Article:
First American CoreLogic's LoanPerformance Home Price Index, based on November and early December home price data, found national housing prices fell 10.6% for the full year 2008, which it said is the largest decline in more than 30 years.
November's decline was 10.2% compared to a year earlier and early December preview data suggest declines continued in the 10 percent-plus range last month. Since peaking in 2004, home prices have fallen 18.5% and are now at the same levels where they were in spring of 2004.
Full year 2008 prices fell in 35 states, with California leading the way with a 26.9% decline, followed by Nevada (-22.8%), Arizona (-19%), Florida (-18.2%), and Rhode Island (-13.7%). Since home prices peaked in July 2006, home prices in California have declined 42% on a cumulative basis since their most recent peak, followed closely by Nevada (39%).
Prices in Arizona and Florida have declined by 33% cumulatively. First American CoreLogic said in 2008 the number of total unique foreclosure filings increased to 3.4 million, up 76 percent from 1.9 million in 2007 and more than triple the 1.1 million filings in 2006.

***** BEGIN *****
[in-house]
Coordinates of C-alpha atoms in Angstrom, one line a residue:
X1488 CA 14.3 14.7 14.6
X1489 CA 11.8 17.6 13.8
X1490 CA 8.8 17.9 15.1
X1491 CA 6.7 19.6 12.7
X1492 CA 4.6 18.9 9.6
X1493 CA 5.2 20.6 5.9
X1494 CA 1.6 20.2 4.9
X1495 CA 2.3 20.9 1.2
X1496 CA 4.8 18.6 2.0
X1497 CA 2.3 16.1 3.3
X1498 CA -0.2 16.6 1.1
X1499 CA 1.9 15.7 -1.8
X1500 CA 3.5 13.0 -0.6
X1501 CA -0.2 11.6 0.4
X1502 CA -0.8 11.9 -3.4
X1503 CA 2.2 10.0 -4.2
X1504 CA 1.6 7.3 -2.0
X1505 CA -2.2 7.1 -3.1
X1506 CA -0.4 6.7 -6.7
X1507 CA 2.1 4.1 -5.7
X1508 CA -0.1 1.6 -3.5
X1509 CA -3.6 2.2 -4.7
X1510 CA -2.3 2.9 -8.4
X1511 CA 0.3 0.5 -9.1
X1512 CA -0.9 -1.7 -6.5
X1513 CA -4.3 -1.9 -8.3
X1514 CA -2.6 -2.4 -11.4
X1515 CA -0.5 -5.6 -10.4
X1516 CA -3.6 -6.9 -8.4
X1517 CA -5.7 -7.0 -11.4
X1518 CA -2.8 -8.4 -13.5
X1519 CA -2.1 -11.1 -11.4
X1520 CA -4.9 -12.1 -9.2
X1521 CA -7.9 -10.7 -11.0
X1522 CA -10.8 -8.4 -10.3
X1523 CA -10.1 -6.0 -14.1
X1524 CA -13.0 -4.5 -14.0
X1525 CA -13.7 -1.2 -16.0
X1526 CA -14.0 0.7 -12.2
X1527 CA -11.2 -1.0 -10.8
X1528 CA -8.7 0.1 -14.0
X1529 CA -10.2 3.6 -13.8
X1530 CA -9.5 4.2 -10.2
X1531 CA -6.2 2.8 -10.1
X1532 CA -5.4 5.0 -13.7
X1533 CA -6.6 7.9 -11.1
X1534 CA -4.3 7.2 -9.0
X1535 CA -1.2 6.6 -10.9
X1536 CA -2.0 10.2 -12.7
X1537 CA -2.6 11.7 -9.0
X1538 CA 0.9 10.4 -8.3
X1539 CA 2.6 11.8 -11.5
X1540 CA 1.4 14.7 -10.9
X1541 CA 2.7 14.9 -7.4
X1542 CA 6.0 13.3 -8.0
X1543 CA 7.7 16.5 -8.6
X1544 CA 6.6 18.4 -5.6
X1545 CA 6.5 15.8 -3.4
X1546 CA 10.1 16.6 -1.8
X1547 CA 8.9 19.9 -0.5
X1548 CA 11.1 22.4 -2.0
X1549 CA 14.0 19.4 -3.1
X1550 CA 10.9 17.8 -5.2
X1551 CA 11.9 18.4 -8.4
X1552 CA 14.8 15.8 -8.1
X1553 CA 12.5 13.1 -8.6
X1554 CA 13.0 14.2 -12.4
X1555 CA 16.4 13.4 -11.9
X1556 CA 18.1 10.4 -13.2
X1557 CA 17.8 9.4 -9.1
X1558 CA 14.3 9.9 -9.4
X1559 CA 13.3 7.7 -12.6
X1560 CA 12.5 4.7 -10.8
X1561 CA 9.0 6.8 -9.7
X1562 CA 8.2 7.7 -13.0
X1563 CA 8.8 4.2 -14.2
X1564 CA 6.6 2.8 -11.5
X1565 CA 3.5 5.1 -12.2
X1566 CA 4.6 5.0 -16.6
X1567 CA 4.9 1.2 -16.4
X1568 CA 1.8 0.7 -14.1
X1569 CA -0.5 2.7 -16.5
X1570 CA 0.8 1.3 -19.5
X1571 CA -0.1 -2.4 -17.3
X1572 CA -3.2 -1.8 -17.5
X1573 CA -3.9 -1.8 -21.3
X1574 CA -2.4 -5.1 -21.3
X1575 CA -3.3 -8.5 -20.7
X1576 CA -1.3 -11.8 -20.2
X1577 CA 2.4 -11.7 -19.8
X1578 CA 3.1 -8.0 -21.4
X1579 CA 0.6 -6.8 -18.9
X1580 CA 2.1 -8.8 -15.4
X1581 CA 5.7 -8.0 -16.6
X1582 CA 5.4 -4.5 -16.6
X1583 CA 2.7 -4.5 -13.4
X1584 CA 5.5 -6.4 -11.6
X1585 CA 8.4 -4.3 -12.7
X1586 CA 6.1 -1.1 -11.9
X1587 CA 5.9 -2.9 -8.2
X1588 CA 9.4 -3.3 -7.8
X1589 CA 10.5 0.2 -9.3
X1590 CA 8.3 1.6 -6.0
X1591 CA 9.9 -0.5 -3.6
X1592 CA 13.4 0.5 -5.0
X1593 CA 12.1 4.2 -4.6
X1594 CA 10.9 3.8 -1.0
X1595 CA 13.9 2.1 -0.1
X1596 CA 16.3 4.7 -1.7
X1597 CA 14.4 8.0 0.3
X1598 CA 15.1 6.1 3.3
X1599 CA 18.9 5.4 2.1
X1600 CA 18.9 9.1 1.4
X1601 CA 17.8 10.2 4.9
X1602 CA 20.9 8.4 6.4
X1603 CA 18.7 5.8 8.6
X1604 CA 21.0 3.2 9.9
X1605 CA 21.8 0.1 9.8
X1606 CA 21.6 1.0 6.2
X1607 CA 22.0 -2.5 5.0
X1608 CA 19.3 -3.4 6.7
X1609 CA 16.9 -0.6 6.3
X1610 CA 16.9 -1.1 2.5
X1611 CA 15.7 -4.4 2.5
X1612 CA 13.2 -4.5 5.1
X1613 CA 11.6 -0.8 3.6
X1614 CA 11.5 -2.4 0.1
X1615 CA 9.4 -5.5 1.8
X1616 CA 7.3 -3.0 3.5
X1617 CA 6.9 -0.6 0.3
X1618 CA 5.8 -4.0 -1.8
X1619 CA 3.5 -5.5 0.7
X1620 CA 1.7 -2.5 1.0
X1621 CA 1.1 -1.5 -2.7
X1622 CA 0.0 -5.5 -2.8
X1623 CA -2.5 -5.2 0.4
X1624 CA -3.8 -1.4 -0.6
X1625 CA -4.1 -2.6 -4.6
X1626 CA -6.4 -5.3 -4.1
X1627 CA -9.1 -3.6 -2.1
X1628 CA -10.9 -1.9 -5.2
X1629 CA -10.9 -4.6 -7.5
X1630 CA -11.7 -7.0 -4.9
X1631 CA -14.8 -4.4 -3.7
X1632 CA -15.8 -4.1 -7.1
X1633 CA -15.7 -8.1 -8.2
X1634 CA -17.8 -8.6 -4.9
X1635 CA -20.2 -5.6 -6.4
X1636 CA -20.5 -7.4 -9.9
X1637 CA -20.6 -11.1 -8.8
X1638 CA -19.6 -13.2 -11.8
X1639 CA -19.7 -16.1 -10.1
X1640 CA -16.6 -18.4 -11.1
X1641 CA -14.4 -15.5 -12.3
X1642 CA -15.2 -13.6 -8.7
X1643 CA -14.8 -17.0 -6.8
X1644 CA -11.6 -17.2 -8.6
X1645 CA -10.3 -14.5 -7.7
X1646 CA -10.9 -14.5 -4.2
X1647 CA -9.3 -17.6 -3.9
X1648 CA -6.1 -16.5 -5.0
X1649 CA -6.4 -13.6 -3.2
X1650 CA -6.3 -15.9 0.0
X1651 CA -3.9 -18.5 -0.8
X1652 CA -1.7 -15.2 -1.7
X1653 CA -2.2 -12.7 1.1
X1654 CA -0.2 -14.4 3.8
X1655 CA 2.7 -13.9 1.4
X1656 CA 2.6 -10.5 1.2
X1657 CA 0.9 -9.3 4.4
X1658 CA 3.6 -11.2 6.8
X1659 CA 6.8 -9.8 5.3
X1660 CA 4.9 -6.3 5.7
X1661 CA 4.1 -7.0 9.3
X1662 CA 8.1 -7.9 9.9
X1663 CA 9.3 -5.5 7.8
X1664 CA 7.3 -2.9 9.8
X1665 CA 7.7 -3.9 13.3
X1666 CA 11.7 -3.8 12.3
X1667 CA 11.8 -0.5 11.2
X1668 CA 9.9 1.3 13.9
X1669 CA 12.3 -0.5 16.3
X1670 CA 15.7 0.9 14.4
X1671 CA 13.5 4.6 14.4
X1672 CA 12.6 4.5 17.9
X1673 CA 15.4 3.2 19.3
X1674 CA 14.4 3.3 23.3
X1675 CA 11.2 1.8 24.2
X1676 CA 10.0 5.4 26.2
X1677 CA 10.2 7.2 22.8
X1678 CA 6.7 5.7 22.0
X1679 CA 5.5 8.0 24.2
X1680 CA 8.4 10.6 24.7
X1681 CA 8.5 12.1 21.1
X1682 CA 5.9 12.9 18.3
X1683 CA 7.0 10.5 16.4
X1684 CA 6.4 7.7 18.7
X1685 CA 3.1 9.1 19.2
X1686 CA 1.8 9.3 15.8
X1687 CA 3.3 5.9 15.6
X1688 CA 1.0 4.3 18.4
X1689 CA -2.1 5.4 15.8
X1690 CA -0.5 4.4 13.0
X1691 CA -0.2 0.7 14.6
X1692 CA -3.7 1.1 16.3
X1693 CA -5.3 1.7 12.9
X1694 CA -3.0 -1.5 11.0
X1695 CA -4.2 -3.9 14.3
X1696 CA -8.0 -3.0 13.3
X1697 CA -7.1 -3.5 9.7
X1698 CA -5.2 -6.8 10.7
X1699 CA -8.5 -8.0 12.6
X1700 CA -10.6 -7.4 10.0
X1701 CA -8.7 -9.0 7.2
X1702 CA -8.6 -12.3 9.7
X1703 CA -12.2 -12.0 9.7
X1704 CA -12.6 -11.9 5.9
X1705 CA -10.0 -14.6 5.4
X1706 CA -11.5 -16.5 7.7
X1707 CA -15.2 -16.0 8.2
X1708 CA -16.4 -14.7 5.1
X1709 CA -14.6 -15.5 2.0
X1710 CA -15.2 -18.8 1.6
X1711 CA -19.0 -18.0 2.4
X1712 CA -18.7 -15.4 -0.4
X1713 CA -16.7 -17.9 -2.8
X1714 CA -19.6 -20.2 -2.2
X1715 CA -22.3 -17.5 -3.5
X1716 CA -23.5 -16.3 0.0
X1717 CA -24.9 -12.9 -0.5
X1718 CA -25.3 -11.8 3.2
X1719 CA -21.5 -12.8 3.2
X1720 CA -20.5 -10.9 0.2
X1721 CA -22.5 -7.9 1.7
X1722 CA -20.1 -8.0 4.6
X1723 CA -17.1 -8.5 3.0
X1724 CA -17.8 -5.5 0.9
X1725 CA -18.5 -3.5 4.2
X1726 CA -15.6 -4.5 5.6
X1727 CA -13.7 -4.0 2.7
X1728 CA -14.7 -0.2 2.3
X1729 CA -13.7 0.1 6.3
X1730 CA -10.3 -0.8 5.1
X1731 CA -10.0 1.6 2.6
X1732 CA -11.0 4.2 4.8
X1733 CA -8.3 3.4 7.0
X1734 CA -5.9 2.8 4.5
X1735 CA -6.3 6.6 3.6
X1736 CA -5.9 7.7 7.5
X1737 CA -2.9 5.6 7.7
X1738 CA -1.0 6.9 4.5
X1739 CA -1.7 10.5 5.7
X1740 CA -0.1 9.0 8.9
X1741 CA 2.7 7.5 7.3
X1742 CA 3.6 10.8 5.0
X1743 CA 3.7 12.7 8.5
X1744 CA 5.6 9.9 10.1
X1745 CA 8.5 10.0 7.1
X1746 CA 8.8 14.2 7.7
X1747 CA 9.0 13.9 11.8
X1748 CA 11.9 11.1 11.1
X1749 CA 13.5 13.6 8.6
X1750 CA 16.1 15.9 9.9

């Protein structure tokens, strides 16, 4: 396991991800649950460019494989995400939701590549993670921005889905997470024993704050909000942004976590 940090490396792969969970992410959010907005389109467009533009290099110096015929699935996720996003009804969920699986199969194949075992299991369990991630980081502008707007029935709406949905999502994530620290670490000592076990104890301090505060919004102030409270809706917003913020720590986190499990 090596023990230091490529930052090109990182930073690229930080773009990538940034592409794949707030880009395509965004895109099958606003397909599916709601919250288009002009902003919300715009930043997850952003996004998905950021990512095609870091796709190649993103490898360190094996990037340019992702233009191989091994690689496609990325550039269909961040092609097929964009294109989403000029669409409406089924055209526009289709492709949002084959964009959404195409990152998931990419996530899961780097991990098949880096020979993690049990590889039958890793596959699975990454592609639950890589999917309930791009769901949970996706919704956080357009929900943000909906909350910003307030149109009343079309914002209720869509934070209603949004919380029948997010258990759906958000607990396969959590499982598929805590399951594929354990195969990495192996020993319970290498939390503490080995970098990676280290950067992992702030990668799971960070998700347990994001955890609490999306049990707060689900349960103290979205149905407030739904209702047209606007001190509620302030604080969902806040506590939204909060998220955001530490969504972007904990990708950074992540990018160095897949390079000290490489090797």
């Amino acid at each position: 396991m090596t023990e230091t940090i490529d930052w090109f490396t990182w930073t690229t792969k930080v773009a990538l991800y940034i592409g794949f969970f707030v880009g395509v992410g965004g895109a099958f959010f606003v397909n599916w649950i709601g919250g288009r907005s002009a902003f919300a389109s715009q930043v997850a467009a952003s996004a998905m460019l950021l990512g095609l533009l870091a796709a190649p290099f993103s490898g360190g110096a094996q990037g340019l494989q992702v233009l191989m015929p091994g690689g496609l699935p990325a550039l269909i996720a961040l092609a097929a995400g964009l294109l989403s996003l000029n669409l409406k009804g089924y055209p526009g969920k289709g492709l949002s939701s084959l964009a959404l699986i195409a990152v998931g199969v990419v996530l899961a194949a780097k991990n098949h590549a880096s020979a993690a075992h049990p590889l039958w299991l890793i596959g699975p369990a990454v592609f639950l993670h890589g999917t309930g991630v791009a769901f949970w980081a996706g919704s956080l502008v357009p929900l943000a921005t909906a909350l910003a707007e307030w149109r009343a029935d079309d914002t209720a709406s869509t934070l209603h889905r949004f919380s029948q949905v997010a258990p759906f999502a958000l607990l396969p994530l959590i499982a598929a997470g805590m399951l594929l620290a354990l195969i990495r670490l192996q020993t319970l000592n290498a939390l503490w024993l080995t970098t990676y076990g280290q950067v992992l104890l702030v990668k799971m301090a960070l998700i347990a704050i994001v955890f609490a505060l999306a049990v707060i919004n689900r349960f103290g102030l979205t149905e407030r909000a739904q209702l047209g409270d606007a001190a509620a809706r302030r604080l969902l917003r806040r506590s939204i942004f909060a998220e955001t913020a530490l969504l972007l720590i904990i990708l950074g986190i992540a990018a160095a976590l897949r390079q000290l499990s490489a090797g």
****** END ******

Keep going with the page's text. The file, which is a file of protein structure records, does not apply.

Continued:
"Collateral risk continues to depress the housing market with the top four states for price depreciation accounting for nearly half of all outstanding foreclosures," said Mark Fleming, chief economist for First American CoreLogic. "But economic risk is also rapidly rising: California, Nevada and Rhode Island stand out as being among the top 10 states for both price depreciation and highest unemployment. Until home prices and economic activity stabilize, mortgage distress will remain high."